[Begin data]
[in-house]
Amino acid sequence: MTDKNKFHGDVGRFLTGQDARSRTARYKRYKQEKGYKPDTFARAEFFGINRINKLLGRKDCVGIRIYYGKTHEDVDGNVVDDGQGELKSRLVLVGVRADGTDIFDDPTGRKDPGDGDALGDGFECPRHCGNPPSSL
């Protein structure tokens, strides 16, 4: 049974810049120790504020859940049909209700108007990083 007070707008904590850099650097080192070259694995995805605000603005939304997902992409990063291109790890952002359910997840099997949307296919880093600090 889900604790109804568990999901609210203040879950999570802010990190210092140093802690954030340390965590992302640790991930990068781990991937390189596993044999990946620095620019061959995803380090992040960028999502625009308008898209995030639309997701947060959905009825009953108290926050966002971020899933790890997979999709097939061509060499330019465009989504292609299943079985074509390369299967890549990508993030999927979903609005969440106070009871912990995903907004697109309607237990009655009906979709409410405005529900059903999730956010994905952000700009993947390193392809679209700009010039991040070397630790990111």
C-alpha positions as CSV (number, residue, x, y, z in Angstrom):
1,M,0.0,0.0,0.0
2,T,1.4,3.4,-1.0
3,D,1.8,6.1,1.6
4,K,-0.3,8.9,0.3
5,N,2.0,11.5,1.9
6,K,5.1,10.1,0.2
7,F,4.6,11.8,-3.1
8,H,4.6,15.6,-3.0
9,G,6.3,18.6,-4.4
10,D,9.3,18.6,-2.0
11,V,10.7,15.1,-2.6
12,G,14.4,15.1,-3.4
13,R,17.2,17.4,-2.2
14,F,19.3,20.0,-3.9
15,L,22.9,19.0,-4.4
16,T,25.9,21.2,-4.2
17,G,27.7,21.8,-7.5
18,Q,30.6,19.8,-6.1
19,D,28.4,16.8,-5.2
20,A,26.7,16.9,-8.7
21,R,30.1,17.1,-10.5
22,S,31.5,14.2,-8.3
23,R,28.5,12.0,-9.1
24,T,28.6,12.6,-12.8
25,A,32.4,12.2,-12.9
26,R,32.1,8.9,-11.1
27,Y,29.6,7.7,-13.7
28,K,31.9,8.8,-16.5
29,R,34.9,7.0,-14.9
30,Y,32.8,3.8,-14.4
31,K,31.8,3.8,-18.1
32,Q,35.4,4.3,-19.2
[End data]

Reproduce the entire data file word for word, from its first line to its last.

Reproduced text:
[in-house]
Amino acid sequence: MTDKNKFHGDVGRFLTGQDARSRTARYKRYKQEKGYKPDTFARAEFFGINRINKLLGRKDCVGIRIYYGKTHEDVDGNVVDDGQGELKSRLVLVGVRADGTDIFDDPTGRKDPGDGDALGDGFECPRHCGNPPSSL
């Protein structure tokens, strides 16, 4: 049974810049120790504020859940049909209700108007990083 007070707008904590850099650097080192070259694995995805605000603005939304997902992409990063291109790890952002359910997840099997949307296919880093600090 889900604790109804568990999901609210203040879950999570802010990190210092140093802690954030340390965590992302640790991930990068781990991937390189596993044999990946620095620019061959995803380090992040960028999502625009308008898209995030639309997701947060959905009825009953108290926050966002971020899933790890997979999709097939061509060499330019465009989504292609299943079985074509390369299967890549990508993030999927979903609005969440106070009871912990995903907004697109309607237990009655009906979709409410405005529900059903999730956010994905952000700009993947390193392809679209700009010039991040070397630790990111």
C-alpha positions as CSV (number, residue, x, y, z in Angstrom):
1,M,0.0,0.0,0.0
2,T,1.4,3.4,-1.0
3,D,1.8,6.1,1.6
4,K,-0.3,8.9,0.3
5,N,2.0,11.5,1.9
6,K,5.1,10.1,0.2
7,F,4.6,11.8,-3.1
8,H,4.6,15.6,-3.0
9,G,6.3,18.6,-4.4
10,D,9.3,18.6,-2.0
11,V,10.7,15.1,-2.6
12,G,14.4,15.1,-3.4
13,R,17.2,17.4,-2.2
14,F,19.3,20.0,-3.9
15,L,22.9,19.0,-4.4
16,T,25.9,21.2,-4.2
17,G,27.7,21.8,-7.5
18,Q,30.6,19.8,-6.1
19,D,28.4,16.8,-5.2
20,A,26.7,16.9,-8.7
21,R,30.1,17.1,-10.5
22,S,31.5,14.2,-8.3
23,R,28.5,12.0,-9.1
24,T,28.6,12.6,-12.8
25,A,32.4,12.2,-12.9
26,R,32.1,8.9,-11.1
27,Y,29.6,7.7,-13.7
28,K,31.9,8.8,-16.5
29,R,34.9,7.0,-14.9
30,Y,32.8,3.8,-14.4
31,K,31.8,3.8,-18.1
32,Q,35.4,4.3,-19.2